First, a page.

Let us take up these three dimensions one after the other. The person at work feels a "judgment of usefulness" when he sees that the concrete product of his work makes it possible to satisfy the needs of his recipients. This feeling of social utility is not to be confused with recognition. Thus, many employees who have been described as "invisible" (such as childminders, hairdressers, home helpers, cleaning staff) believe they are doing useful work, while suffering from low symbolic and salary recognition.
The feeling of usefulness is not enough: it must be supplemented by pride in a job well done, recognition of the quality of the work, the "beauty judgment" carried by colleagues or superiors, who know the job. We will then speak of "ethical coherence". This consistency is never ensured in advance: in a very general way, in the relationship of wage subordination, "the motives of the employee and the purpose of the task assigned to him do not correspond" [according to the teacher- researcher in health and occupational medicine Philippe Davezies], employees have a conception of what a "job well done" is that never fully matches the quality of work criteria defined by the managers.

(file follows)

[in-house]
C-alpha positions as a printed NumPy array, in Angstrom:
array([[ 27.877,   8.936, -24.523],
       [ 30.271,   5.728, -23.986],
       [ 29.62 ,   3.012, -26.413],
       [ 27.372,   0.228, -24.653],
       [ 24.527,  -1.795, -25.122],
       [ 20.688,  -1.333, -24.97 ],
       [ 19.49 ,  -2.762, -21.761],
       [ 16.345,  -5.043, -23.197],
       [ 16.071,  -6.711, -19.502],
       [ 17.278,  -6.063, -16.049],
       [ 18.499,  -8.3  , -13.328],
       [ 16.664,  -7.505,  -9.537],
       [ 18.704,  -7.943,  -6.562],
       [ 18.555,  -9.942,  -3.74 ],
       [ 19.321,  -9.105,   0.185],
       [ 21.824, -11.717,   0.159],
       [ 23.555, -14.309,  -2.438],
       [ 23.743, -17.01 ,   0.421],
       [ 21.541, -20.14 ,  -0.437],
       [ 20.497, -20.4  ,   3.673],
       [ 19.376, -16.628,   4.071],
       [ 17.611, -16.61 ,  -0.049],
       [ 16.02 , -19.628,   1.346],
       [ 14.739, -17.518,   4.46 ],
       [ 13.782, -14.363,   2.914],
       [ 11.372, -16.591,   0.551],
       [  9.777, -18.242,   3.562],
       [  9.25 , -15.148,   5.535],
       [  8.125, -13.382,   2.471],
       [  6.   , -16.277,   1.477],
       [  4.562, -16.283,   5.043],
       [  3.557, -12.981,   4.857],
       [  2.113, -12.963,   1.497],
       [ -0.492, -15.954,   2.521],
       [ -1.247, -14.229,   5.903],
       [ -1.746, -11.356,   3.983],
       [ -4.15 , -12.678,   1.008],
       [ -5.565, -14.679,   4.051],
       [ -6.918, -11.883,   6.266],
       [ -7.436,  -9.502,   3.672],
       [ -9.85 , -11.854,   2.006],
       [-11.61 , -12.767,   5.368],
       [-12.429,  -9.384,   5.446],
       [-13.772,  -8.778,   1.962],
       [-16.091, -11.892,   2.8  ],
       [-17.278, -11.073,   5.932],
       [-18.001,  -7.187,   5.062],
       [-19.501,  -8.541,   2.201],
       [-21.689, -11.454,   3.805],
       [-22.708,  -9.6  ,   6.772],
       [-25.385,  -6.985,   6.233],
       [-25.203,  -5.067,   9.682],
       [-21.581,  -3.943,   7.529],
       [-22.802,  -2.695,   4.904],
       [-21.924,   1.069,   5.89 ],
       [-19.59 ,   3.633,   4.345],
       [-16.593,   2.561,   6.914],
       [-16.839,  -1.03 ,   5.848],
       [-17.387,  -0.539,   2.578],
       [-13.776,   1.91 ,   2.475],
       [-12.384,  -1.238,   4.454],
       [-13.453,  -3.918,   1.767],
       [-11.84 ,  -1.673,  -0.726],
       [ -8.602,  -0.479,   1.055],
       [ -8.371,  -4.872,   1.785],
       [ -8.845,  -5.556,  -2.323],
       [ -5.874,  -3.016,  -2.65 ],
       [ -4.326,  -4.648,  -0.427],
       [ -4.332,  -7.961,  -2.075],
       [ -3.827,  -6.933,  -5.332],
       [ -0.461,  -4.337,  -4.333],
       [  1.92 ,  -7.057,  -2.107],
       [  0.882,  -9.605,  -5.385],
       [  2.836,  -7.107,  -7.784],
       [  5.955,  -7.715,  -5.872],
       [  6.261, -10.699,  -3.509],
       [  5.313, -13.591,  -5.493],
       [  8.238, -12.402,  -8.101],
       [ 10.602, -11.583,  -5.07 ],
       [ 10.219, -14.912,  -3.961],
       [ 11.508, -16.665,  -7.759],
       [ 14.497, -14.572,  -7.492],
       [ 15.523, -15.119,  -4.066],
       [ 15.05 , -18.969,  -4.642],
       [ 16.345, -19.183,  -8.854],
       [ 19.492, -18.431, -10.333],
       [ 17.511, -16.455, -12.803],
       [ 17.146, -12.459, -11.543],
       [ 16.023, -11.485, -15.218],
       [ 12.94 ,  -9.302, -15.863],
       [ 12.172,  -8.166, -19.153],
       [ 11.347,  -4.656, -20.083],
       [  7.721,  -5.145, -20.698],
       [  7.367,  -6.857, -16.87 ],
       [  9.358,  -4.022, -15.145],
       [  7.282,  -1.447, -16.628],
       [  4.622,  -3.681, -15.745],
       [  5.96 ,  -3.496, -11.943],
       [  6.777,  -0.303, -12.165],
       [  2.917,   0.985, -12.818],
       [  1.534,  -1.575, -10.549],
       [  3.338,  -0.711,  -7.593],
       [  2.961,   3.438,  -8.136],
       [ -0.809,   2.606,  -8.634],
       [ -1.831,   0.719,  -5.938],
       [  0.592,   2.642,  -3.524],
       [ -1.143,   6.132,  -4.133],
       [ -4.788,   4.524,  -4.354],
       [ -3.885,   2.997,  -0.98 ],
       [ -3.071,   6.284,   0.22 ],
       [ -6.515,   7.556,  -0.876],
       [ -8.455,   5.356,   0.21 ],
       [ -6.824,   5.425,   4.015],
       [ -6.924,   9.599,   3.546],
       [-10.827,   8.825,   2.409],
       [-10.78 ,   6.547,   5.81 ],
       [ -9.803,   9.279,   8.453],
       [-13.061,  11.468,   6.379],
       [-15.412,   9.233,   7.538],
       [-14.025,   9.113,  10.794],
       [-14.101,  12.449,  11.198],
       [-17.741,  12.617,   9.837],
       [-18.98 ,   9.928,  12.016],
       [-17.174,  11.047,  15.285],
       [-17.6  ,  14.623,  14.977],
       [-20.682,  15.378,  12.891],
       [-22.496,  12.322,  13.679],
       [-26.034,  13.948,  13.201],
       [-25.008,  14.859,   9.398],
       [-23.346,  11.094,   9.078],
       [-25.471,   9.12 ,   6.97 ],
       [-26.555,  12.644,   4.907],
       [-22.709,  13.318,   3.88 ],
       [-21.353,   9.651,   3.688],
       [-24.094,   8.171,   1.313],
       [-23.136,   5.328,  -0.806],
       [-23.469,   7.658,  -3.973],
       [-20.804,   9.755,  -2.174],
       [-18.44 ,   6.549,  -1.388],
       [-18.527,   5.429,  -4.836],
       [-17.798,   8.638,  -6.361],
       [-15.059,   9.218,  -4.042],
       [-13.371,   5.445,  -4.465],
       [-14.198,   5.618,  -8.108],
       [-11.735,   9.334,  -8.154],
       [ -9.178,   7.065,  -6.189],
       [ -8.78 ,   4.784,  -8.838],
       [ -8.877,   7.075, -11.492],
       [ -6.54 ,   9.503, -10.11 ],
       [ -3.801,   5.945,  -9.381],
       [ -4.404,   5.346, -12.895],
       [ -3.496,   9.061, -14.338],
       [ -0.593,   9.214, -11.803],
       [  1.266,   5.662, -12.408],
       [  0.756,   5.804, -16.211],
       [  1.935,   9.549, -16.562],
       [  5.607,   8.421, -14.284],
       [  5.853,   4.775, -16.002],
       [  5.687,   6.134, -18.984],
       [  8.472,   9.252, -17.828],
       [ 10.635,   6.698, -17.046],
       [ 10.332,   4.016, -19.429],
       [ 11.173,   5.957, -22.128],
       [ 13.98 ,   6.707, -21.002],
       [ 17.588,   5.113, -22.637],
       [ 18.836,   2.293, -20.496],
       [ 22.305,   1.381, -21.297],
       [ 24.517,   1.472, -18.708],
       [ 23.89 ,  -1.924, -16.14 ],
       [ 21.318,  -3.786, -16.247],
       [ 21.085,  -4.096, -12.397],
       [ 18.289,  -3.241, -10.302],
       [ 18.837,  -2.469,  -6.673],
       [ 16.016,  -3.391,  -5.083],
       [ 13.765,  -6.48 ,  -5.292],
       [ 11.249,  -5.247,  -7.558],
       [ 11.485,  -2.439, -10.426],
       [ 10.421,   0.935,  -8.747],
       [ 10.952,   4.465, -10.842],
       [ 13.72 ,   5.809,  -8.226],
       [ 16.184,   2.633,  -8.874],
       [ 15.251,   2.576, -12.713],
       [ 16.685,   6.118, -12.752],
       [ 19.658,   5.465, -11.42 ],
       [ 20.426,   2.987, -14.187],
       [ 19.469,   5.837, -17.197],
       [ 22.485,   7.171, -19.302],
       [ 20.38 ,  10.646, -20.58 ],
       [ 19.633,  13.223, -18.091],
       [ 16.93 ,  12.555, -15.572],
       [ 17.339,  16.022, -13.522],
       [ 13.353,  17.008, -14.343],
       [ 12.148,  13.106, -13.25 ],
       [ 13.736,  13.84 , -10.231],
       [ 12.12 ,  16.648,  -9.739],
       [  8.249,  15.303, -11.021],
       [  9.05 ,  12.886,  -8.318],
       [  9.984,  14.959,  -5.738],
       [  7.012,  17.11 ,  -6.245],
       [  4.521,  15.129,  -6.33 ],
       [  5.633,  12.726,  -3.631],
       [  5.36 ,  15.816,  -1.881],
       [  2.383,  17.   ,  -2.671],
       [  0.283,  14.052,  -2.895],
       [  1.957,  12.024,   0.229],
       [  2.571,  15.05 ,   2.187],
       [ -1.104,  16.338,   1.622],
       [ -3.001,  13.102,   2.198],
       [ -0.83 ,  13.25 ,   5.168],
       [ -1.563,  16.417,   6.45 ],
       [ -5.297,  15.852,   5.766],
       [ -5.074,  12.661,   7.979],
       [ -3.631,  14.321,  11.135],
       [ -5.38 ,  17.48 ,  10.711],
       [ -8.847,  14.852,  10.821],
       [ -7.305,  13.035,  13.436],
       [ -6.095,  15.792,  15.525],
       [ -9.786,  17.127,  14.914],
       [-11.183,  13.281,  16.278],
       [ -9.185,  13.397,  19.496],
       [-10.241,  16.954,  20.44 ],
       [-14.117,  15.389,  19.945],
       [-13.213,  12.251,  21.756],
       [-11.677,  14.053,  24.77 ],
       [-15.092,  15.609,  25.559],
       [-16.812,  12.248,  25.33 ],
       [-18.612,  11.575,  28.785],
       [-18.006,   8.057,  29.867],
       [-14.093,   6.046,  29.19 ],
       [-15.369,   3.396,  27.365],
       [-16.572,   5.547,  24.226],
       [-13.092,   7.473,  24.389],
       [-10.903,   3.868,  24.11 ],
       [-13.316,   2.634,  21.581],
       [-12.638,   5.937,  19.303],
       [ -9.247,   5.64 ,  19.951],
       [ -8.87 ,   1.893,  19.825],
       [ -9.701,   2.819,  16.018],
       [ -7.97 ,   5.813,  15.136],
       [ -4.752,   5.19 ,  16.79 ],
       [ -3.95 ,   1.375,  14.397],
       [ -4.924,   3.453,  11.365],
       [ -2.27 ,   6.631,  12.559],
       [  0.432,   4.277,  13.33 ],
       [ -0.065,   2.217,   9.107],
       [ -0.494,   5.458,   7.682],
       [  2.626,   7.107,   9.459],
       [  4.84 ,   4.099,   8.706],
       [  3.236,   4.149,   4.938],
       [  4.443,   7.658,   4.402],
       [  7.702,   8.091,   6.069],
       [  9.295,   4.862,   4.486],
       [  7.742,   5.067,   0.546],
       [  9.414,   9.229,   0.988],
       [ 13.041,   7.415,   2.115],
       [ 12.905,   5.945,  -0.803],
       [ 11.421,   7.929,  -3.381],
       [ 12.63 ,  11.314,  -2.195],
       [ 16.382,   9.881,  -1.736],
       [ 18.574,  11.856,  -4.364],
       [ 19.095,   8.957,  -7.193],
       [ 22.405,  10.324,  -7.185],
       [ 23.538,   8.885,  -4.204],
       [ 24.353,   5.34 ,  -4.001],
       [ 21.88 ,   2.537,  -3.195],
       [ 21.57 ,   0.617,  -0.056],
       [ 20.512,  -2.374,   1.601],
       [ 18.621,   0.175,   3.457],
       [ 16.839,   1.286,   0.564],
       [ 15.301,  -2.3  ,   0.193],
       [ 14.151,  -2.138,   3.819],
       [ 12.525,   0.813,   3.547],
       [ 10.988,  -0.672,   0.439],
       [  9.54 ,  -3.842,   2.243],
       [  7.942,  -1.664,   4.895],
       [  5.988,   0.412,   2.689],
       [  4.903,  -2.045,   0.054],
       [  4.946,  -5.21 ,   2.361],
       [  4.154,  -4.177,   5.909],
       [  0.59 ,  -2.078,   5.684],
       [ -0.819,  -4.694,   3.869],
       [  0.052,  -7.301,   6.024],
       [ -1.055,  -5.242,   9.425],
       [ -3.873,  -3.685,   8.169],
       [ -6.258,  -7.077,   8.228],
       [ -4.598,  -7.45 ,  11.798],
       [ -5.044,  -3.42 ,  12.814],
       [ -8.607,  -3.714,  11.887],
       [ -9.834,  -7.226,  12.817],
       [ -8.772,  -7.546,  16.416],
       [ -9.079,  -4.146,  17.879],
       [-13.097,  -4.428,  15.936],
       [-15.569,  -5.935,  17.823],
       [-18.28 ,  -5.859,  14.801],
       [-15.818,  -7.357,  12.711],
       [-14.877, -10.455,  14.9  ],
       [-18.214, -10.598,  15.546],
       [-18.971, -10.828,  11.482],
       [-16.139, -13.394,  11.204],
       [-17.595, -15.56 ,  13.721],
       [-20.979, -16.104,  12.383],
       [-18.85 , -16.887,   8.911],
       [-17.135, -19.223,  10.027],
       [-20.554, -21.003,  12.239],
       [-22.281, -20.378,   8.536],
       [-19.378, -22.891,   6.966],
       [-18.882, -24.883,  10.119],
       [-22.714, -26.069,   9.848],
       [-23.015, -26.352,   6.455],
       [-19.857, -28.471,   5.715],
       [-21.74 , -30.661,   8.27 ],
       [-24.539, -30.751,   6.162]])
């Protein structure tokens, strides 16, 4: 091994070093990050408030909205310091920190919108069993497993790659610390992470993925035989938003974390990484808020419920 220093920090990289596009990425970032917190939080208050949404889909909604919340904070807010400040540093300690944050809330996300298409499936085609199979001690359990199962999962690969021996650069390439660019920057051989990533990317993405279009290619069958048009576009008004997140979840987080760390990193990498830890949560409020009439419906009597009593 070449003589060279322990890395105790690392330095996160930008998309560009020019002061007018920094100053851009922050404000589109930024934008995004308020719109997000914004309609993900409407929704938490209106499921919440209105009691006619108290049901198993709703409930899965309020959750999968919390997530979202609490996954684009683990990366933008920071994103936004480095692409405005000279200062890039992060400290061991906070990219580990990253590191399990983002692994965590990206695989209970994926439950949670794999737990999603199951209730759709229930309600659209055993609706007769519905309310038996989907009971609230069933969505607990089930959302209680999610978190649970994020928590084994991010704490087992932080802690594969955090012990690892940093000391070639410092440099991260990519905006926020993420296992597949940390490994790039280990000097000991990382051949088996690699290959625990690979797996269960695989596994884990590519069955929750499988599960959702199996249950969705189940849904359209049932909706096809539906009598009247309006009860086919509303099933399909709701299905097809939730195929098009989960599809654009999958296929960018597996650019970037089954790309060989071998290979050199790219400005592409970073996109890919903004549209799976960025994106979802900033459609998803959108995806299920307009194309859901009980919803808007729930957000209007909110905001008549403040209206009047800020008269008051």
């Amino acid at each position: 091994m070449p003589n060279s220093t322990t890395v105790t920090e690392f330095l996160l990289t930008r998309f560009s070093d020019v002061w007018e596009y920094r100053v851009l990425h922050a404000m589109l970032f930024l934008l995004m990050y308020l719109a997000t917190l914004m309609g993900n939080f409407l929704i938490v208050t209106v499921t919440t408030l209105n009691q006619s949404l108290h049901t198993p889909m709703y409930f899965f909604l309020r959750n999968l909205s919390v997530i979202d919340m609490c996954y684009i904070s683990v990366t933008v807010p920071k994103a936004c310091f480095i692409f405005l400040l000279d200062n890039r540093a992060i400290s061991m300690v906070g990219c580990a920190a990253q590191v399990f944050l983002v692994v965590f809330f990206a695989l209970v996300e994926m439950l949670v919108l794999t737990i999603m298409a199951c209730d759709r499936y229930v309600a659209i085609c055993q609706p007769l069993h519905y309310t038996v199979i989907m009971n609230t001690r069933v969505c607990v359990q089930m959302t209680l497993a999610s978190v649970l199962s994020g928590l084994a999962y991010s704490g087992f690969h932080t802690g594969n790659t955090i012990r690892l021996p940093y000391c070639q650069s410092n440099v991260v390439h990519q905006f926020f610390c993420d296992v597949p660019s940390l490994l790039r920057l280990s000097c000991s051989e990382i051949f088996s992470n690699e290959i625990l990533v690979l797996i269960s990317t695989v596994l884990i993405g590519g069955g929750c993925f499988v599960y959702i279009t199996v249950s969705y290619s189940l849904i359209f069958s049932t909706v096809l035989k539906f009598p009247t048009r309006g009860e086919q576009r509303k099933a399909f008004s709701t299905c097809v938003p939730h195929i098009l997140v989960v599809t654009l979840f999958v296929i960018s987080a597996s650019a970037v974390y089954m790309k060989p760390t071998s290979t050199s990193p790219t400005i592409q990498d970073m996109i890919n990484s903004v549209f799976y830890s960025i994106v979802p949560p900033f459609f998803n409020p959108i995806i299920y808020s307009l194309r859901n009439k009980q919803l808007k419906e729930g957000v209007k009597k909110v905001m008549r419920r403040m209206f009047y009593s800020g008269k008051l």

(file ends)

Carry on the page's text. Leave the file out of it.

Finally, the work must positively transform the person himself. Each ordeal encountered can be an opportunity to learn new things, to implement one's skills and to increase one's experience. Provided that the organization of work allows, the deployment of living work is a factor of fulfillment.
Much more than a question of remuneration
There are two ways to statistically measure the meaning of work. The first is to ask people if they find meaning in their work. In general, 80% to 90% of people answer "yes": the question is vague and there are many reasons to find meaning in one's work, starting with the remuneration.